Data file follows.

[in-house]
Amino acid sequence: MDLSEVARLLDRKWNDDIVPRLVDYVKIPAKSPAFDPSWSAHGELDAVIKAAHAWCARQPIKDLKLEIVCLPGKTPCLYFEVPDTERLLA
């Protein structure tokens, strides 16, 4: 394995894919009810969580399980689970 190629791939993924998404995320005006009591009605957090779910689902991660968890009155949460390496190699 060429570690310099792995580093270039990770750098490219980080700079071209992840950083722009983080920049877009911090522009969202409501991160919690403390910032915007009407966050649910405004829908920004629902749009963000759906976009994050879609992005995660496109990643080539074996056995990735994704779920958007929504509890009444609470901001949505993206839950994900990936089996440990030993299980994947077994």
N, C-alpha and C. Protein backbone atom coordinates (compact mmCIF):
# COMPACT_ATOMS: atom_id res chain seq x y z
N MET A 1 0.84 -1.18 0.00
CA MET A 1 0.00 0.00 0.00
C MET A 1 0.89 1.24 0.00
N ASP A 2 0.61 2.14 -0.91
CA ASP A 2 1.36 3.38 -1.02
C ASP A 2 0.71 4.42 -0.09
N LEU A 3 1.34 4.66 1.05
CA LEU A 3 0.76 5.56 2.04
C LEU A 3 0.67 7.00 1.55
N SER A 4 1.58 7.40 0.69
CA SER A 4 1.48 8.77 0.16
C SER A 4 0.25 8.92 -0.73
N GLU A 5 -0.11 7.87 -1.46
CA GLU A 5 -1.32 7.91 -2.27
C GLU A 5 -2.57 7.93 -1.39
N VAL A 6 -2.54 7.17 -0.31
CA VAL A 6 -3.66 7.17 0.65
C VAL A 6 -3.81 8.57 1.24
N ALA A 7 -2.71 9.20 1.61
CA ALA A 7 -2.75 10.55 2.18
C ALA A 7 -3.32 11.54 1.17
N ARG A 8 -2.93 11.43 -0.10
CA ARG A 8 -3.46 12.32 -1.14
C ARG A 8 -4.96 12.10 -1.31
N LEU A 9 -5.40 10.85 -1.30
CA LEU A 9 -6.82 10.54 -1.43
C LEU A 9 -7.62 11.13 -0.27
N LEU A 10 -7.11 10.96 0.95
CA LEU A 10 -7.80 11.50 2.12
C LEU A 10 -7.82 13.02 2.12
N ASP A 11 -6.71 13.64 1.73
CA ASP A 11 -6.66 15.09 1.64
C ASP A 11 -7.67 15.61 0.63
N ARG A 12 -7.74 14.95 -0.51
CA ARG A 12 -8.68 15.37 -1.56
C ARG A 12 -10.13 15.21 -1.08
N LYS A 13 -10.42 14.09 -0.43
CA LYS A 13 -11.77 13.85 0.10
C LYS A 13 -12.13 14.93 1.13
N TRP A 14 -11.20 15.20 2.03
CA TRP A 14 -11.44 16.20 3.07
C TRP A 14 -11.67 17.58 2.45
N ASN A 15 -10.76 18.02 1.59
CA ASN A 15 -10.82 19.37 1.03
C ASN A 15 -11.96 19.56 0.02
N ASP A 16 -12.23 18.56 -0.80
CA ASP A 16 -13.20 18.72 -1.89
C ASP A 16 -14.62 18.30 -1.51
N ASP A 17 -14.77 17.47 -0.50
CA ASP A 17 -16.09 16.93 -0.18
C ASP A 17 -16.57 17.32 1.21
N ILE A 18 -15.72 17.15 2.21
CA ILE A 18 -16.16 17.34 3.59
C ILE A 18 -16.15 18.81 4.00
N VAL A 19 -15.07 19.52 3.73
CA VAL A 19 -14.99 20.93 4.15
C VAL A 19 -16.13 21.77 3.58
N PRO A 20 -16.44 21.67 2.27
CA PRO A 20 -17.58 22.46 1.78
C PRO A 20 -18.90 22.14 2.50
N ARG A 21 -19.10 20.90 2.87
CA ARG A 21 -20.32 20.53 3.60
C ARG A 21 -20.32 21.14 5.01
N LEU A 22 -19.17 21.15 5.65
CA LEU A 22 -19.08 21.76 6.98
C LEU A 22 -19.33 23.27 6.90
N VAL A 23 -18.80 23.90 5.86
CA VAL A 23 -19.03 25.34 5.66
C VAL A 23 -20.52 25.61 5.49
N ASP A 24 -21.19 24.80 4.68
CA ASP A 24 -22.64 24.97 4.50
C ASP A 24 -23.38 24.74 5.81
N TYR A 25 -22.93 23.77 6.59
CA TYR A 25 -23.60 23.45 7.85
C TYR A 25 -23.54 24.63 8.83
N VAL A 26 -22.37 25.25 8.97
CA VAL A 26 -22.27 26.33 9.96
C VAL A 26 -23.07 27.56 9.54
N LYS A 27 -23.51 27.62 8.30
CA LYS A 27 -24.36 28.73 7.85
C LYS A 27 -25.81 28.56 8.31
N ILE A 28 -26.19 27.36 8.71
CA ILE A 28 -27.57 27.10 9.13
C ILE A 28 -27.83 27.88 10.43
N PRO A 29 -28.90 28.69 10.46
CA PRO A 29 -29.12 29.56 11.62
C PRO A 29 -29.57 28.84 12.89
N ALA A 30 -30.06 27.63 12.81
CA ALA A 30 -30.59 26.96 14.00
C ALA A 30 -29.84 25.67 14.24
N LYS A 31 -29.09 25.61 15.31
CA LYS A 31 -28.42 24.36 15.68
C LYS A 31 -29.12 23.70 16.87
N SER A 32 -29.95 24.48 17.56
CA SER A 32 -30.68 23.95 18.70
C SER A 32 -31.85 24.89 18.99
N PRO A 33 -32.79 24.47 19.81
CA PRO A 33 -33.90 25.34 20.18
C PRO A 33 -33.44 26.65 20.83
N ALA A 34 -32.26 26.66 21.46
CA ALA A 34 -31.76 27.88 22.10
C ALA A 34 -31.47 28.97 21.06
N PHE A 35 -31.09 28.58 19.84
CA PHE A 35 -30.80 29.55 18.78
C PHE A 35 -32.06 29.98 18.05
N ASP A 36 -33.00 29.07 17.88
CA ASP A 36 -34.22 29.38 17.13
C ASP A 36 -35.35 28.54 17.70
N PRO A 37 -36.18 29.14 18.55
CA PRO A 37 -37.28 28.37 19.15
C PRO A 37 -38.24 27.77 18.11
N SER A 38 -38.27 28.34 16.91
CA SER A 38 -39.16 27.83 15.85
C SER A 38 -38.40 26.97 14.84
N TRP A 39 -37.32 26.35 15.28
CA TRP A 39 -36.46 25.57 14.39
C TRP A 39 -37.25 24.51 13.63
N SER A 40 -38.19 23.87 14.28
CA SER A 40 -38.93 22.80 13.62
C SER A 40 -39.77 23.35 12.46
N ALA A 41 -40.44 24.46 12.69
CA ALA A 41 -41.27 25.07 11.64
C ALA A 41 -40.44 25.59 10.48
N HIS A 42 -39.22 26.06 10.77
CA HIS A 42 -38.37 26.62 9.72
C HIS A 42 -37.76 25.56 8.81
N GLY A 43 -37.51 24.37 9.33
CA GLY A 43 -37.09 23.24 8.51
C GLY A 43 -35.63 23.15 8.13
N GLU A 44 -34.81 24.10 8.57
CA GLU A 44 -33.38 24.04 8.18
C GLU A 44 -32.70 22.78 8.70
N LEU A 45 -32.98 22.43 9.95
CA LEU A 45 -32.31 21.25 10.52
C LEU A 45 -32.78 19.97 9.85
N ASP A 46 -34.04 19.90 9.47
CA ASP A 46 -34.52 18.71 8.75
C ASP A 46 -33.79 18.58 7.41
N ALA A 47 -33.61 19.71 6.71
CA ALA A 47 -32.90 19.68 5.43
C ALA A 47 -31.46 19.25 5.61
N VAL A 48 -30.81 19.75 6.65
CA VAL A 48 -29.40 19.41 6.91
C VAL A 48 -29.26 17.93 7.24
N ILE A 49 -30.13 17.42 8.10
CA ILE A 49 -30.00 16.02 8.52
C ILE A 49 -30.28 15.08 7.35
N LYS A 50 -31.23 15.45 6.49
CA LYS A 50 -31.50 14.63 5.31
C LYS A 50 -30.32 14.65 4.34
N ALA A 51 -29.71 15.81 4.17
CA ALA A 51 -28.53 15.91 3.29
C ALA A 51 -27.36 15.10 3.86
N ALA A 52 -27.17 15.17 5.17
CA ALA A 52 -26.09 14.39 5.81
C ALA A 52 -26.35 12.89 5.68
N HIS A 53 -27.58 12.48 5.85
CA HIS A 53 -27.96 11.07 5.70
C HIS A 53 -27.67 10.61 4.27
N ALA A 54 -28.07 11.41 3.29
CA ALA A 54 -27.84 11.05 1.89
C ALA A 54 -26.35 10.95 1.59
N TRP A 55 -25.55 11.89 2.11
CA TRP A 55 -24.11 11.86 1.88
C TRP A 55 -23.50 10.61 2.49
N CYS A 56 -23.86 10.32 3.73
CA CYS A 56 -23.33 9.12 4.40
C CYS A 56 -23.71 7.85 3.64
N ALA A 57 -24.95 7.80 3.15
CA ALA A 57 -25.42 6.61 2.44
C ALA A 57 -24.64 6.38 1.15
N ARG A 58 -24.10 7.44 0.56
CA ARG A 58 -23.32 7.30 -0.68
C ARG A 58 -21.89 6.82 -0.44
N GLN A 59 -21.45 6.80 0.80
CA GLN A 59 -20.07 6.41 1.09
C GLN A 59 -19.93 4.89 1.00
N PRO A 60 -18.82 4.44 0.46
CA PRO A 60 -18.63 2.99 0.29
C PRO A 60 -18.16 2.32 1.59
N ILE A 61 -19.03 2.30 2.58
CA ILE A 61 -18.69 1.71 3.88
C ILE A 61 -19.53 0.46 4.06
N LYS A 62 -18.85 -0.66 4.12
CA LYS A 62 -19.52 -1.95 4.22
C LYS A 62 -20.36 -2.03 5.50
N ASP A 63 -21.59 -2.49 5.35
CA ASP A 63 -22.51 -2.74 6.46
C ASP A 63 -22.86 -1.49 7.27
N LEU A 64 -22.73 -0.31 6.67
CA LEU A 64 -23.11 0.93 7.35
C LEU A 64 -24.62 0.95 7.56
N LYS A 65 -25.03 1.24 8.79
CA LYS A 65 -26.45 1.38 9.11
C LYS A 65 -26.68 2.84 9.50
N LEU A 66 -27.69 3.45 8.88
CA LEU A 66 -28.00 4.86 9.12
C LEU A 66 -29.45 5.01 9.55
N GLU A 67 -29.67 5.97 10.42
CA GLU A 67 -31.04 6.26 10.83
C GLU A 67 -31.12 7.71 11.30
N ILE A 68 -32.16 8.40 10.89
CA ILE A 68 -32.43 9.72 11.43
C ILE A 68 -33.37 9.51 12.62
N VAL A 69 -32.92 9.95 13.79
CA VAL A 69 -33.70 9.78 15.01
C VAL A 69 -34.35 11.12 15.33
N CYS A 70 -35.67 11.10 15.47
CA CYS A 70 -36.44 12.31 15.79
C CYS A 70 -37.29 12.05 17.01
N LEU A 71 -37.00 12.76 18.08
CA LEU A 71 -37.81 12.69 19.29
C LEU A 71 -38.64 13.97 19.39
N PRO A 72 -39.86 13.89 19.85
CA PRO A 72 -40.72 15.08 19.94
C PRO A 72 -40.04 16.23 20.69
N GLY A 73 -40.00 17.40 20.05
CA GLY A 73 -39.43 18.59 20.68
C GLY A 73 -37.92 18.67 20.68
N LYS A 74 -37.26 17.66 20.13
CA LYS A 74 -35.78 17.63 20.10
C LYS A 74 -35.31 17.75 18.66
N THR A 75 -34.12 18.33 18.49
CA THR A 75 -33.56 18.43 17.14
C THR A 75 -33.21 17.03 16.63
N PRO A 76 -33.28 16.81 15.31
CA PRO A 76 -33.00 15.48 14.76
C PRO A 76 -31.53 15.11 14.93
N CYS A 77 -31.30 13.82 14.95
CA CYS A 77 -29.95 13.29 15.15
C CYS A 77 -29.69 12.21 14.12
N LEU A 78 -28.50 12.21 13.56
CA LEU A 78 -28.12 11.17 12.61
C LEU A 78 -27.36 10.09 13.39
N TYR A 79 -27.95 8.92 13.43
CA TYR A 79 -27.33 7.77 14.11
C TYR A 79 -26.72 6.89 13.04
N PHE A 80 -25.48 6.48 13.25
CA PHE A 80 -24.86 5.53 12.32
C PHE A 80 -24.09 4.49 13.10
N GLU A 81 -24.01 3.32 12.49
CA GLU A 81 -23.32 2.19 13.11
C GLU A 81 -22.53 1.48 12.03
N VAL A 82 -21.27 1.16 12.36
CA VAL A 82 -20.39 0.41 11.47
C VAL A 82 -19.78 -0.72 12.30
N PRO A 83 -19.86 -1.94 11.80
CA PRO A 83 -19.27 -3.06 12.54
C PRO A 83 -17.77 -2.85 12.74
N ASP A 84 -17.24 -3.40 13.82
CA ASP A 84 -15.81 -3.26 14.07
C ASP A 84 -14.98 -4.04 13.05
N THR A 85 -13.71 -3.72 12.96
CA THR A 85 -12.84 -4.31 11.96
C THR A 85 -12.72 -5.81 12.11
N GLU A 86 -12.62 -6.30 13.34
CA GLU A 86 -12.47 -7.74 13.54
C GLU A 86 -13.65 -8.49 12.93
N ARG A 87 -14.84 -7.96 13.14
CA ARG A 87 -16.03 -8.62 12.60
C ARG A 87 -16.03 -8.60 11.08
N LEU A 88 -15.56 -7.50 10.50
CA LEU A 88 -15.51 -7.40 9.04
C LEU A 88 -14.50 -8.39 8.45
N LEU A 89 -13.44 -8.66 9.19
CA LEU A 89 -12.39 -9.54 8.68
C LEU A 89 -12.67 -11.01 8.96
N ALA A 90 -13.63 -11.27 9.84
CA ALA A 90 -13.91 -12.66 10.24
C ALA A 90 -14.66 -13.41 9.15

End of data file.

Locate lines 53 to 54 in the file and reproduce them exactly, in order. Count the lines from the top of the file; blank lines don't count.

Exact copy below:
C ASP A 16 -14.62 18.30 -1.51
N ASP A 17 -14.77 17.47 -0.50